Figure Out Your Monthly Income
Let’s start with the easiest number, your take-home pay. Most of us know how much we receive from our job each pay period. Write that number down in the Income Box on your budgeting worksheet.
If you get consistent paychecks, this might be the easy part, but if you have irregular income, then this might be a little more challenging.
If you are working with an irregular income, this could mean hourly, self-employed, or something else then you should write down the lowest paycheck you’ve ever received.
An example would be if you work as a contractor and your lowest paycheck was $1,000, but you make $1,500 on a regular basis, you need to write down $1,000 so that you cushion your budget and protect your spending from the low months.
Make A List Of Your Bills And Expenses
This is where I don’t want to lose you. Looking at your expenses is NOT SCARY.
You think right now that it is, because we are always afraid of the unknown.
But trust me, it is better to know what is going on, than have it hanging over your shoulders each month.
The best place to start is with what you know.
Now I realize there are loads of digital apps out there promising to identify these things for you… and I use excel to track my expenses. But I ALWAYS start by using a good ole fashioned pencil and paper to write it all out first.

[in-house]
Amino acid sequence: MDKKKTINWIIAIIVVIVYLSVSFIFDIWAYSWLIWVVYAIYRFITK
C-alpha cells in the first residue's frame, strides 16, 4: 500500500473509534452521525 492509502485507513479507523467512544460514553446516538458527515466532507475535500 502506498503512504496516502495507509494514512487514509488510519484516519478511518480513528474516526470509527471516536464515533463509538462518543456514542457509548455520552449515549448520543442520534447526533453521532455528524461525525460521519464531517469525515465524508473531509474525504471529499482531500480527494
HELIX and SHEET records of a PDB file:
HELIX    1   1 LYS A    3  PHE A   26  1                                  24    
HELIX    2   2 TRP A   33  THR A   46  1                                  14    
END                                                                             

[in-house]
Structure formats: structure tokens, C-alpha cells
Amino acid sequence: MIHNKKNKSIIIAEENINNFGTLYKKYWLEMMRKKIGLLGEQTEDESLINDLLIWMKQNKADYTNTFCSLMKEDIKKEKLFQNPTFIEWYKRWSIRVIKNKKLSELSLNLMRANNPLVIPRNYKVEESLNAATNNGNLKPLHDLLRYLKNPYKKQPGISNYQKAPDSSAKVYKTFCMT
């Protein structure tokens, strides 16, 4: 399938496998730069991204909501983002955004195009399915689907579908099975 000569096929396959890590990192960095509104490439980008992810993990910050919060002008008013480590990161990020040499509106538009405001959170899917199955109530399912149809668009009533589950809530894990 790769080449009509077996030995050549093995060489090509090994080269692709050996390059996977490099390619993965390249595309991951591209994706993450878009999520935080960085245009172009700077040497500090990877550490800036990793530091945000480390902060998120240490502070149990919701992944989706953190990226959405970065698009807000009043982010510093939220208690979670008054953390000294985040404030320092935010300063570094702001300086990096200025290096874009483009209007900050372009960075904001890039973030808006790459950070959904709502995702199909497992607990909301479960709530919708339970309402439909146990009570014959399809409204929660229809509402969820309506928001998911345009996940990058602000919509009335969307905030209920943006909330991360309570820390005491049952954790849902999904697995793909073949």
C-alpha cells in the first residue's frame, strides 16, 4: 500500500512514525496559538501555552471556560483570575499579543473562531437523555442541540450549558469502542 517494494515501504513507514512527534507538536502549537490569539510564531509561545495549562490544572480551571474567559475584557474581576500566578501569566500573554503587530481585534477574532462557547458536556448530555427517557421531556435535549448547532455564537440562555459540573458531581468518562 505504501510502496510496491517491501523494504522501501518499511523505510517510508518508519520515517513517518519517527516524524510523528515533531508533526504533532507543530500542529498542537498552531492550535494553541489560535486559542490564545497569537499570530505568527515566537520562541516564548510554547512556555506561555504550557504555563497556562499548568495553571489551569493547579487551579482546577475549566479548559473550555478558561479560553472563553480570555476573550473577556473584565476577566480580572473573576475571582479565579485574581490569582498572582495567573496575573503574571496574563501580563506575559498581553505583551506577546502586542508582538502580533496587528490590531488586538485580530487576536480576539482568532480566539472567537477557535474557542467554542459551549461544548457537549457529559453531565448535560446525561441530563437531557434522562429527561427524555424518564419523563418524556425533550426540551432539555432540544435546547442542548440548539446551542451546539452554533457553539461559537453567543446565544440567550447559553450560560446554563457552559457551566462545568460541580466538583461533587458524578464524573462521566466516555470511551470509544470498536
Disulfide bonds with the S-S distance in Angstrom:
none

Even if you just print out your bank or credit card statements to see on paper what you are spending your money on, that will work.
Grab a sheet of paper and make a list of all the bills and regular expenses you can think of. Don’t worry about assigning a specific number to items such as groceries or gas just yet. If you do know how much your bill is going to be, go ahead and write it down.
This will be your starting point for your budget so that you know where you are spending your money.
It doesn’t matter how much, just yet. We just want to know where we are spending (this is the category) and then you’ll figure out how much in a little bit.
Here are some of my categories to get you started:
• Pet Food
• Car Insurance
• Cell Phone
Label Each Item Critical Or Extra
Here’s where you can see how easy budgeting can be: I use only 2 categories to track my expenses to make it super easy to keep up with each month… items are either Critical Bills or Extra Bills.
Critical Bills are the ones that if you don’t pay them, you’ll be in big trouble, such as the Mortgage, Electric, Car Payment, Gas etc.